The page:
On January 17, Death of Kings, the sixth book in Bernard Cornwell’s The Saxon Stories, will be published in the U.S. (published in the U.K. last September). About seven years ago, I interviewed Mr. Cornwell shortly after the release of the first book in that series, The Last Kingdom, and I thought it would be fun to share that interview here as we fans wait to get our hands on the new installment.
For historical fiction enthusiasts, Bernard Cornwell needs no introduction, but for those who have yet to experience his work, he is the bestselling author of the Richard Sharpe series (set during the Napoleonic Wars), the Grail Quest series (the Hundred Years’ War), the Nathaniel Starbuck Chronicles (U.S. Civil War), the Warlord Trilogy (Arthurian England), and the novels The Fort (American Revolutionary War), Agincourt (the eponymous battle in 1415), Gallows Thief (Regency London), and Stonehenge (2000 BC), among others. He has also written a handful of contemporary thrillers, including the novel Scoundrel. In this interview, in addition to discussing The Saxon Stories (which tells the tale of Alfred the Great and his descendants), Mr. Cornwell shares some thoughts on reading and writing historical fiction, the relationship between history and myth, and the transforming human quest for answers throughout history and into modern times…
I’ve read that you were drawn to reading historical novels as a teenager. What were some of the first books you read, and which works or authors have influenced you most as a writer of historical fiction?
The Hornblower books had the greatest impact. I devoured them when I was eleven or twelve years old. I also read Alfred Duggan and Rafael Sabatini, all good stuff. Hornblower obviously influenced my choice of period–Forester introduced me to the Napoleonic era, and I’ve never abandoned it. Probably the book which has had the most influence on me as a writer of historical fiction is John Keegan’s The Face of Battle.
When writing your novel, Stonehenge, did you approach the task differently than with your other historical novels given the scarcity of hard data about the time period and the lack of any written records?
I wasn’t aware of approaching it any differently, but I’m not particularly introspective, so perhaps I did and just didn’t notice. I do remember being surprised by the amount of data that was available, obviously mostly from the archaeological record. We know a lot about the building of the temple, hardly anything at all about the reasons for building it. The hardest thing was constructing a believable theology, but I had a great deal of help from the works of Aubrey Burl and John North.
In Stonehenge, a primary motivation for many of the characters involved with the building of the monument is a belief that its influence would bring an end to winter, to death, to sickness and suffering, and would even raise the dead back to life. Similar beliefs are at work among many of those seeking the Grail in your Grail Quest series. Do you think these sorts of longings are basic to humanity regardless of the time period?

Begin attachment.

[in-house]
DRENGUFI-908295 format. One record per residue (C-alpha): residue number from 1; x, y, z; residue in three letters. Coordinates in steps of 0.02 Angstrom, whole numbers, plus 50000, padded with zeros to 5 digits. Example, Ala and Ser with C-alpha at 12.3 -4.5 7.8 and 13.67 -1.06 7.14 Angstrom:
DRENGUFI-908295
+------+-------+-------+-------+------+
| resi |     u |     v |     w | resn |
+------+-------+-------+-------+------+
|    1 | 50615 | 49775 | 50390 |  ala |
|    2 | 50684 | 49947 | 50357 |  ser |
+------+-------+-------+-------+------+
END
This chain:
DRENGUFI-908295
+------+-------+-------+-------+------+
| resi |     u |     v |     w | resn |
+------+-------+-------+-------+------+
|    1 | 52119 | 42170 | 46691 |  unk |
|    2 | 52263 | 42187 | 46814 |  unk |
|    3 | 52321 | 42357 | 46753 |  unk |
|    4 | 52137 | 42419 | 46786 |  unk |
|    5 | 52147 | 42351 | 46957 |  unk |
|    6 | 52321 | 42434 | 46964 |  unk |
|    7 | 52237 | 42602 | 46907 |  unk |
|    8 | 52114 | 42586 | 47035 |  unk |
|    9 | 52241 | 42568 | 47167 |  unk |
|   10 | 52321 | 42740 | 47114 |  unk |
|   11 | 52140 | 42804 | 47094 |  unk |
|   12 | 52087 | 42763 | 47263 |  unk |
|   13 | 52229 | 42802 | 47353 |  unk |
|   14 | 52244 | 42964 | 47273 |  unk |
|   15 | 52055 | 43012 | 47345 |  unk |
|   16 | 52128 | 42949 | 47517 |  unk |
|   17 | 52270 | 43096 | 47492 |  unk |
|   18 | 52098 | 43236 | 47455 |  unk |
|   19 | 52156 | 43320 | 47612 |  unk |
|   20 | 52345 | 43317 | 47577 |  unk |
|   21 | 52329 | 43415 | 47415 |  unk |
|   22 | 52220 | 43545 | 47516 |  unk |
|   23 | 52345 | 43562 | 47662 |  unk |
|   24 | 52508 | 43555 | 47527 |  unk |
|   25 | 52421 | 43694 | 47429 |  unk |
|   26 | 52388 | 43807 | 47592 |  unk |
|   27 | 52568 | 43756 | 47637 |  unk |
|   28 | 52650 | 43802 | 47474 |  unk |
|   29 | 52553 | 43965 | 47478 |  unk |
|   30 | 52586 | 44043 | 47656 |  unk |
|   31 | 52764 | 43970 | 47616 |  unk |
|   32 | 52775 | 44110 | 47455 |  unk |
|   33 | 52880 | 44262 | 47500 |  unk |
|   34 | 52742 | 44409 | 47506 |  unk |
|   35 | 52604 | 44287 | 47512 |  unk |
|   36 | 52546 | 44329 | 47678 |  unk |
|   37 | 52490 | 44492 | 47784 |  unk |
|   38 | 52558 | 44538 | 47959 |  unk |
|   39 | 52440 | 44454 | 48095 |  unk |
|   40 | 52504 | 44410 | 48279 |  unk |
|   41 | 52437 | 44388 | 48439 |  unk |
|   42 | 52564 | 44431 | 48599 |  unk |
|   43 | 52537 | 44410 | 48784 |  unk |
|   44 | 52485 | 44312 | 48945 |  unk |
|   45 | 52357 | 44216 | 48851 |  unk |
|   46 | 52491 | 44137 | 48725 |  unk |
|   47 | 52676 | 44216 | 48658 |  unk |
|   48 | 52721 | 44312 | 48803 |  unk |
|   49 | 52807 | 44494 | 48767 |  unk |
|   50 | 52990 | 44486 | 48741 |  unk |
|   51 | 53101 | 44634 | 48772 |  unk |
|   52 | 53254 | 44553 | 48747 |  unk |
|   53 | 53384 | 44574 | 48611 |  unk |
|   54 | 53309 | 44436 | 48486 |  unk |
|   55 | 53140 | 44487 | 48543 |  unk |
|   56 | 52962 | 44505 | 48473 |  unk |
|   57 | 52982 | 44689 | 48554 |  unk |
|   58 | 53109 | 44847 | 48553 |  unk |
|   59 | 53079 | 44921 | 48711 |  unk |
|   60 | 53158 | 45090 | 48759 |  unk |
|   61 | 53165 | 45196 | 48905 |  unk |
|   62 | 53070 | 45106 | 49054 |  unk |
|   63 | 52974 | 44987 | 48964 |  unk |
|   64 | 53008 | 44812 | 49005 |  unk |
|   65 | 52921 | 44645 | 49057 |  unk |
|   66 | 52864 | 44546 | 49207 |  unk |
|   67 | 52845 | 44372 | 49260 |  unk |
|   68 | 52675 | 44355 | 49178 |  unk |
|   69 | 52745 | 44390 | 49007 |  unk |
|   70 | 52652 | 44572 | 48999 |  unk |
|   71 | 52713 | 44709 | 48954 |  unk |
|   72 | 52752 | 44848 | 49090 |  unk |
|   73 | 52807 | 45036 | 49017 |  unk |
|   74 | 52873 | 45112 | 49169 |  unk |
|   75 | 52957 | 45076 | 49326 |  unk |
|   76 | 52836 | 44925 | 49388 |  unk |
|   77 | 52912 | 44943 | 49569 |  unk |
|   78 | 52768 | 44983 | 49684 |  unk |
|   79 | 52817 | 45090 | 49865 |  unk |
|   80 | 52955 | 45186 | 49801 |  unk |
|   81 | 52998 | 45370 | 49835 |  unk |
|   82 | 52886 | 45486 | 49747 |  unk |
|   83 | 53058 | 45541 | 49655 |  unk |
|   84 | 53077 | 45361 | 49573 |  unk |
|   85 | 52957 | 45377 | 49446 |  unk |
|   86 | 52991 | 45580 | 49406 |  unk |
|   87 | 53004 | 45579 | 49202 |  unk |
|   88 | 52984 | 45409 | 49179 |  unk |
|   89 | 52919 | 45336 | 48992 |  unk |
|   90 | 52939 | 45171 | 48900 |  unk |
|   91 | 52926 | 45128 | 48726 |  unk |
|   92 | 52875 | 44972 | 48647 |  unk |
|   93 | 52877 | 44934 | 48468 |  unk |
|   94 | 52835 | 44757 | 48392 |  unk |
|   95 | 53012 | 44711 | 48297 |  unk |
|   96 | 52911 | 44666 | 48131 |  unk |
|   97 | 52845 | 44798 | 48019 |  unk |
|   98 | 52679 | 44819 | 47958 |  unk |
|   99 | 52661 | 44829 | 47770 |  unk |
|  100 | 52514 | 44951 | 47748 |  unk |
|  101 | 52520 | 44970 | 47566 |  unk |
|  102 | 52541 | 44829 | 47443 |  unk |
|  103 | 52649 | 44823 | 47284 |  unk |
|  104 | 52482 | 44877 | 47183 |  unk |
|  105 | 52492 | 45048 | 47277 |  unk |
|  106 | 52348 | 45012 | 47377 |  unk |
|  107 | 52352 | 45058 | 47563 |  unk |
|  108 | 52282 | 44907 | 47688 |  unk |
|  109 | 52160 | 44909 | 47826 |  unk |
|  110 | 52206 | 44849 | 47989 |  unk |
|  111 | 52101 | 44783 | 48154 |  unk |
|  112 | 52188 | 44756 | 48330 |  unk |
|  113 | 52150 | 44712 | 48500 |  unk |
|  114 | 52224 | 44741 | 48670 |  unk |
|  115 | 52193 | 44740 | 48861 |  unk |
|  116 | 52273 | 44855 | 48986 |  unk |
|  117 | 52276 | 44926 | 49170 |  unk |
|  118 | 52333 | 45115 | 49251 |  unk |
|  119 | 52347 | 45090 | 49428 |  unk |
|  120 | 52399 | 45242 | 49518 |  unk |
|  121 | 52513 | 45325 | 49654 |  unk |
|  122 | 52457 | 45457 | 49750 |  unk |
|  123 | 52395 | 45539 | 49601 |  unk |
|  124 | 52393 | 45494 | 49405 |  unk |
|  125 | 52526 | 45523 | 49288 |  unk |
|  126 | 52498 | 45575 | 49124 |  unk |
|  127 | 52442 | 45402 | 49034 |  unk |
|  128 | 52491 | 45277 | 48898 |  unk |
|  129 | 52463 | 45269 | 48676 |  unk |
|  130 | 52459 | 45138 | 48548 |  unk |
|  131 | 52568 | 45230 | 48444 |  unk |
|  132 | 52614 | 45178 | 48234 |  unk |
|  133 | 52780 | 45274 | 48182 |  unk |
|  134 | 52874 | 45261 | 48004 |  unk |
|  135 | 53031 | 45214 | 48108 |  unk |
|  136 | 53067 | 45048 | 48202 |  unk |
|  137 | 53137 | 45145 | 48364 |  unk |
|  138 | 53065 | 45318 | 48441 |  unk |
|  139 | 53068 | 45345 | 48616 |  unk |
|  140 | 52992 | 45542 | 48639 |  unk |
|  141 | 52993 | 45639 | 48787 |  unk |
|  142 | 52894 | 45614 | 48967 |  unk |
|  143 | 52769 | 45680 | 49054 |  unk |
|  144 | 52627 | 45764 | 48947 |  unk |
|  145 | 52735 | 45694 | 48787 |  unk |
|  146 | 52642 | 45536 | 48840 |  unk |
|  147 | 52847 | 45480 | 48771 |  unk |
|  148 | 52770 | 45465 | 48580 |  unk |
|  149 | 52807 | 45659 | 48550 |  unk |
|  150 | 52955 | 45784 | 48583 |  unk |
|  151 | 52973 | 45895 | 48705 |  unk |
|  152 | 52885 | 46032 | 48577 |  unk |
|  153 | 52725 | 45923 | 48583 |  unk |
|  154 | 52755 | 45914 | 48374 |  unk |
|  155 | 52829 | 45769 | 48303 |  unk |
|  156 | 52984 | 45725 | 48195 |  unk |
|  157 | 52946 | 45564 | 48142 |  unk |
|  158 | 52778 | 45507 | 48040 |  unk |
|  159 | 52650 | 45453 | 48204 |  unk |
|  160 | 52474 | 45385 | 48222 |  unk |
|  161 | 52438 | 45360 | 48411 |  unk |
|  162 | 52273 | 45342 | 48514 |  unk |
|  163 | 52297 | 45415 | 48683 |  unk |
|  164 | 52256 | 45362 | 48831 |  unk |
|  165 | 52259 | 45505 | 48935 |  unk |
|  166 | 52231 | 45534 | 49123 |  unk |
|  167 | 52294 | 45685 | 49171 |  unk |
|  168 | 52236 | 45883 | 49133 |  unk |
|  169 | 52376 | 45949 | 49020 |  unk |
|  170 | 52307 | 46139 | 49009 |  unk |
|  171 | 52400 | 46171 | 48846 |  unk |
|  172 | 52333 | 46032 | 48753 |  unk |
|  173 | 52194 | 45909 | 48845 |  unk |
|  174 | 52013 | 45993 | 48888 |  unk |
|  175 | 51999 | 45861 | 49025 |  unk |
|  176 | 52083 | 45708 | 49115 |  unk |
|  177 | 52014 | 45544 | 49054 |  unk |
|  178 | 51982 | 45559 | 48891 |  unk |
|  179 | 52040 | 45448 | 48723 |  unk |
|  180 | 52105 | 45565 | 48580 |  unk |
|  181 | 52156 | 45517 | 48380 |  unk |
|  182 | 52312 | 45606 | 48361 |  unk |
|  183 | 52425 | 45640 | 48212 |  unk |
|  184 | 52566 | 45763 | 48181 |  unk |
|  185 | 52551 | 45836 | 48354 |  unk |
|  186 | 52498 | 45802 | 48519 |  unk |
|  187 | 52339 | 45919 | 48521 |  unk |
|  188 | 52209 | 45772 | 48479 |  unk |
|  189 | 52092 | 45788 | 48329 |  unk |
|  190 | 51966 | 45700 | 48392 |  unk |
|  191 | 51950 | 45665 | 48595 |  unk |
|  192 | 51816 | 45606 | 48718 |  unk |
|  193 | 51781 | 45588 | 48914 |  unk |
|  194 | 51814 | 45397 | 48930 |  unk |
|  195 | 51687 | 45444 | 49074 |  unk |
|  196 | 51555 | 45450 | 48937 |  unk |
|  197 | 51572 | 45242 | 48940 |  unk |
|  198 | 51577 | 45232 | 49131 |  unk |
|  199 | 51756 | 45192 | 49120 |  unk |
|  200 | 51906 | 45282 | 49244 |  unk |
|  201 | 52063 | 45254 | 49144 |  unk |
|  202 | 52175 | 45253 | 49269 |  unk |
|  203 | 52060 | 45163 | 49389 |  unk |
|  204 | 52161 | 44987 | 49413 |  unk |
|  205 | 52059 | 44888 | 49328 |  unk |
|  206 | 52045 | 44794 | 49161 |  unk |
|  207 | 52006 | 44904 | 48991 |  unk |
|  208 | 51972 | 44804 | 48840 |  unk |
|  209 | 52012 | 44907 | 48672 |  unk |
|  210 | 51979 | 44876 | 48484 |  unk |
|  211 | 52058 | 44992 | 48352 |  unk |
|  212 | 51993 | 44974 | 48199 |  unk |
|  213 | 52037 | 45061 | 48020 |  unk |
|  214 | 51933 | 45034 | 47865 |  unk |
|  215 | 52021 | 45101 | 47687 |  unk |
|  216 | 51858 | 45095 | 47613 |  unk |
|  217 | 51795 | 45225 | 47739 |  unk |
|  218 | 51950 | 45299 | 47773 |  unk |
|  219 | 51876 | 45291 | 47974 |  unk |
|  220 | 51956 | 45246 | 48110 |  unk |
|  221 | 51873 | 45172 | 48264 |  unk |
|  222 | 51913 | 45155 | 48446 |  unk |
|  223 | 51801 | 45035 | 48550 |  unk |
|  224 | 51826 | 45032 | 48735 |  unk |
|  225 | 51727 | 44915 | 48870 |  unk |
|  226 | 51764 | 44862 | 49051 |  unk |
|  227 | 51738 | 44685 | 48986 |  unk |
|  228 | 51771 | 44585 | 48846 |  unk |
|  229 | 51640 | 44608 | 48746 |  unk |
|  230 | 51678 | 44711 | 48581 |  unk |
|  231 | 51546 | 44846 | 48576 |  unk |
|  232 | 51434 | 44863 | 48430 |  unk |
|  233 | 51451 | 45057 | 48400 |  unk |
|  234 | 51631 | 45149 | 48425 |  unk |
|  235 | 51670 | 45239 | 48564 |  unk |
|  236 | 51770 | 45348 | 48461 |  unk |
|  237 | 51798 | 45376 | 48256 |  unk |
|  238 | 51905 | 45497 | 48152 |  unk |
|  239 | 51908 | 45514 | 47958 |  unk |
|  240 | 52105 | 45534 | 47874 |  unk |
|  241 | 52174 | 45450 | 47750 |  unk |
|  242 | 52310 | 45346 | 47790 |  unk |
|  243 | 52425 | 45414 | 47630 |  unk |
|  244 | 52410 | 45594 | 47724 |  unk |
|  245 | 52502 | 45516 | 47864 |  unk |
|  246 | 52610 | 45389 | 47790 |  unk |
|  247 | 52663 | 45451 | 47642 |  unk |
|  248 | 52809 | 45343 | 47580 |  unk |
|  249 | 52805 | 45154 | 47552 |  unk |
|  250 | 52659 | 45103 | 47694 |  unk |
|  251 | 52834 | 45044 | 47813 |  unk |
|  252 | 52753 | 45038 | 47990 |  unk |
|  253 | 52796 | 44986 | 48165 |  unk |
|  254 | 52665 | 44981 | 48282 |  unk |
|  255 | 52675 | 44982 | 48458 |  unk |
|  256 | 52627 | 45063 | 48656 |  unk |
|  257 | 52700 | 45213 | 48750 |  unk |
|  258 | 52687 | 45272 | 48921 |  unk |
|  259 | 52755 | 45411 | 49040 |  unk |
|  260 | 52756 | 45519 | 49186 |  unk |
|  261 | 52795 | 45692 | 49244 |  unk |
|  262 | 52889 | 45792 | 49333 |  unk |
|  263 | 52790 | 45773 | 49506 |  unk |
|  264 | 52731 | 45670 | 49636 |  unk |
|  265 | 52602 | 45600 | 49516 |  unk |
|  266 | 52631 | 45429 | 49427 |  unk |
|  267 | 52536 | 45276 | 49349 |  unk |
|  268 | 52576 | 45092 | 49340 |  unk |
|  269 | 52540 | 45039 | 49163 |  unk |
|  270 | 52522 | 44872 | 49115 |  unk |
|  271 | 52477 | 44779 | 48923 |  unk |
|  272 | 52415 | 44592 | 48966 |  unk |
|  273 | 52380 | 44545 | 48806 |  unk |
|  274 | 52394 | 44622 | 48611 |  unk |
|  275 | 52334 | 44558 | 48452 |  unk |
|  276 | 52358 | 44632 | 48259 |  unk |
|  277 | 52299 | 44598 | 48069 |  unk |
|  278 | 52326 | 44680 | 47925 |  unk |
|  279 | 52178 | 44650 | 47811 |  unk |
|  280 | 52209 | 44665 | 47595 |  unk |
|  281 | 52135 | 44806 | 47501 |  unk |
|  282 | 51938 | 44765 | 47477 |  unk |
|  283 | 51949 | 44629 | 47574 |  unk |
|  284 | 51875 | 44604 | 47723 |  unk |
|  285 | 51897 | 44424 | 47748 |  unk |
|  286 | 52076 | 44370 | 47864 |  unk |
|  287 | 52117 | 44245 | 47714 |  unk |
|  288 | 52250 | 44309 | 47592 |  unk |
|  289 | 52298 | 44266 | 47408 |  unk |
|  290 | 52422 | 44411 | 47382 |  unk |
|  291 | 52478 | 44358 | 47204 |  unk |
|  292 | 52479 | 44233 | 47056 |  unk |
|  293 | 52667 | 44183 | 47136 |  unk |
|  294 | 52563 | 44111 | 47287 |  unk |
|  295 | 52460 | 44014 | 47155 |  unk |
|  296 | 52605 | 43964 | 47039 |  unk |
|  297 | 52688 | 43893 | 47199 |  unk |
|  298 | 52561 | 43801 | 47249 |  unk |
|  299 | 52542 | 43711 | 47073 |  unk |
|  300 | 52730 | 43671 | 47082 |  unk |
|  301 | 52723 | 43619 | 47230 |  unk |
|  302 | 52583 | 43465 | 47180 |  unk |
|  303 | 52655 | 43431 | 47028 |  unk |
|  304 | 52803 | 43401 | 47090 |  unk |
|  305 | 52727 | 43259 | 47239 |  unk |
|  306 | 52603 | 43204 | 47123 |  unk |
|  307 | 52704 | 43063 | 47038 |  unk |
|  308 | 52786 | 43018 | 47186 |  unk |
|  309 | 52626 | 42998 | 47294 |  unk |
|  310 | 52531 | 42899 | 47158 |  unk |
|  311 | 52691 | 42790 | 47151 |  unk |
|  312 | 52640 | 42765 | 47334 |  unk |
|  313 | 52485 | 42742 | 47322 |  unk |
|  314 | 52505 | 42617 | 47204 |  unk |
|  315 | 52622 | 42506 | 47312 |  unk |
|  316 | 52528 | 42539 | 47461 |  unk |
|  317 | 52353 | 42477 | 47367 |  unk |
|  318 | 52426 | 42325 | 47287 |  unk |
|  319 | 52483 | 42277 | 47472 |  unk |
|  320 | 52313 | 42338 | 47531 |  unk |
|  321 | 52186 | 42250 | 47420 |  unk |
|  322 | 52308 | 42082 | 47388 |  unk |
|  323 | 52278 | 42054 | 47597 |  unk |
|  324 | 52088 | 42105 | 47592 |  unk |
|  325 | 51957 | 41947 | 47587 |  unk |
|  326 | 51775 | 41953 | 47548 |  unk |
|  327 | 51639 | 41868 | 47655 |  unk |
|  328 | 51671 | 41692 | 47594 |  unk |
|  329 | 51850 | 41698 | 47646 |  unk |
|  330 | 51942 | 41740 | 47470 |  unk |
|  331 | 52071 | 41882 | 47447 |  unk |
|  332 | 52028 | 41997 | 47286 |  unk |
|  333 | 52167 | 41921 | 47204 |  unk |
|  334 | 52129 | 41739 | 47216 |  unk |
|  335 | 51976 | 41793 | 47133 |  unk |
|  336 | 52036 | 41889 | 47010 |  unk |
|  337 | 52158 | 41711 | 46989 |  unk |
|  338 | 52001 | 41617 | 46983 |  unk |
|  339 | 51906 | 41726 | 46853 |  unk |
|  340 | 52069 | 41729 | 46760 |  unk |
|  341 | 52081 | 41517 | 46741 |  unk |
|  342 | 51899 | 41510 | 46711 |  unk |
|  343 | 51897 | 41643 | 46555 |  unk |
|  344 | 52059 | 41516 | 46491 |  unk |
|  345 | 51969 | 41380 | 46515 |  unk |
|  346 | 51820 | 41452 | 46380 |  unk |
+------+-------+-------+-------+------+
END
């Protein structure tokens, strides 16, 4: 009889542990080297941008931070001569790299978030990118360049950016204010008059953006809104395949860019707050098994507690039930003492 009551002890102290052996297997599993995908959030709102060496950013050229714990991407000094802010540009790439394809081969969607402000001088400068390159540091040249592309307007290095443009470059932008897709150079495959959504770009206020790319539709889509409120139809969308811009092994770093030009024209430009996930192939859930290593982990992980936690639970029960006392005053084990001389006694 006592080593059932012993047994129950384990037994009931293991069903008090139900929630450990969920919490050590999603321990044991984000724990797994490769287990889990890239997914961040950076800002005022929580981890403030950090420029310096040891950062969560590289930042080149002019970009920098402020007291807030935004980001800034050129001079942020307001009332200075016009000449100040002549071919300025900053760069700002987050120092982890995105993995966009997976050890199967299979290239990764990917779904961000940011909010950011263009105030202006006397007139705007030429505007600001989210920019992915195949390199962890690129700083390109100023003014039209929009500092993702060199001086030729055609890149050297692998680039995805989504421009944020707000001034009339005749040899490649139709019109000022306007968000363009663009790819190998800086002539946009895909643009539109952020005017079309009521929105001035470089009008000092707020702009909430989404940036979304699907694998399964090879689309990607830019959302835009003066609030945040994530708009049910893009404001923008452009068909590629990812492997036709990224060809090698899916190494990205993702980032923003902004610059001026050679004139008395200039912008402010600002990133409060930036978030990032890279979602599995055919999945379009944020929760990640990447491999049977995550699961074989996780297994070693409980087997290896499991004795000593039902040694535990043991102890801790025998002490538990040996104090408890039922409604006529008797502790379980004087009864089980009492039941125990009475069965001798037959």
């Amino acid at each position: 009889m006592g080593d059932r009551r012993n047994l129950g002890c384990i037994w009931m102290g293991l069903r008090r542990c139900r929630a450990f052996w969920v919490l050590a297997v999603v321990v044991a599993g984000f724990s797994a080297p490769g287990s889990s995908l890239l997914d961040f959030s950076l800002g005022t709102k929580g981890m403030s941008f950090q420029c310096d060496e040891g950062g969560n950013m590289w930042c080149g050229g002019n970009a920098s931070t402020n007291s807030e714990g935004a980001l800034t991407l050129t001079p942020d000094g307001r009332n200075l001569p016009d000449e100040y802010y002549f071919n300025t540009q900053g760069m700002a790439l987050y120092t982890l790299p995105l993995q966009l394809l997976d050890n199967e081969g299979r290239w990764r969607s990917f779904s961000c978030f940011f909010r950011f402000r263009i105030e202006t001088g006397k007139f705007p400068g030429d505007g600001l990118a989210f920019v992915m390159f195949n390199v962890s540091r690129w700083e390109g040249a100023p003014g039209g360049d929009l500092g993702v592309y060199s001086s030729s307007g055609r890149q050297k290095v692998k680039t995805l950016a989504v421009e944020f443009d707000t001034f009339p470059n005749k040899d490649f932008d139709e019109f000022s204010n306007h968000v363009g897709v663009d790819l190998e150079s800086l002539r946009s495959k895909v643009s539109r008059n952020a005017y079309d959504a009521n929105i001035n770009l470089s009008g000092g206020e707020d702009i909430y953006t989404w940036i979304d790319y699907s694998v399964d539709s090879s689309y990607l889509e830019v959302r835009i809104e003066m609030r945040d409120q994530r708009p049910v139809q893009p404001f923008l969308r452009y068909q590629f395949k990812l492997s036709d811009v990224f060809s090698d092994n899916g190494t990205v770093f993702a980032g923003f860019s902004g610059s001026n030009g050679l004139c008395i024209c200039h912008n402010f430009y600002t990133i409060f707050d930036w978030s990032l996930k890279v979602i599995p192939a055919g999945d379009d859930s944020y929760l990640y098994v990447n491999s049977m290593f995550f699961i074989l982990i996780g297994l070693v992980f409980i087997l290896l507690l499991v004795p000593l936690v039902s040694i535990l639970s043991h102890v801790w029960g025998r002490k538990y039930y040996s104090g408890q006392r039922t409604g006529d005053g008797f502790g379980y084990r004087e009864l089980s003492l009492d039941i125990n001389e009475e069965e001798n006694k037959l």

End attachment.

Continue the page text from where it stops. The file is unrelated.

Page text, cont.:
Mankind has always sought an explanation and, through the explanation, a means of controlling the causes of natural phenomena–sickness, failed harvests, floods, weather, etc. etc. Religion has traditionally been the route for that quest, but religion, I suspect, is a busted flush these days because of Darwin and his fellow scientists. I doubt the world can ever return to a pre-technological answer to the abiding questions.
What do you see as today’s “Grail”?
The grail now? It probably lies in some unimaginable medical advance that will come out of gene-coding.
The early years of the Hundred Years’ War and the arrival of the Black Death provide both the backdrop and many of the primary plot elements of the Grail Quest series. Was Thomas of Hookton’s quest for the relic your primary focus from the outset such that the choice of time period was secondary, or did you set out to write about 14th-century France and England and develop the quest as a way to do so? Or did the series evolve in a different way?
I think the grail was there from the beginning. I wanted to tell the historical story and needed another element, and the grail provided it.
Is this typical of your approach to writing historical fiction generally?
I suppose so. I don’t think much about it, to be honest. I sit down, put the characters in a dilemma, and see what happens.
Why do you think King Arthur and the stories surrounding him have remained so popular for so many centuries?
My own explanation is that Arthur typifies the myth of the Golden Age. Real historians won’t commit themselves to whether Arthur even existed, but if he did (and I believe he did) then he can plausibly be identified with the British war-leader who defeated the invading Saxons at Mount Badon at the beginning of the 6th Century. The historian Gildas, who wrote very near the time, said “this was the last time we defeated the wretches,” and a consequence of the British victory was a period of time, probably about one generation, in which British rule over much of what was to become England persisted.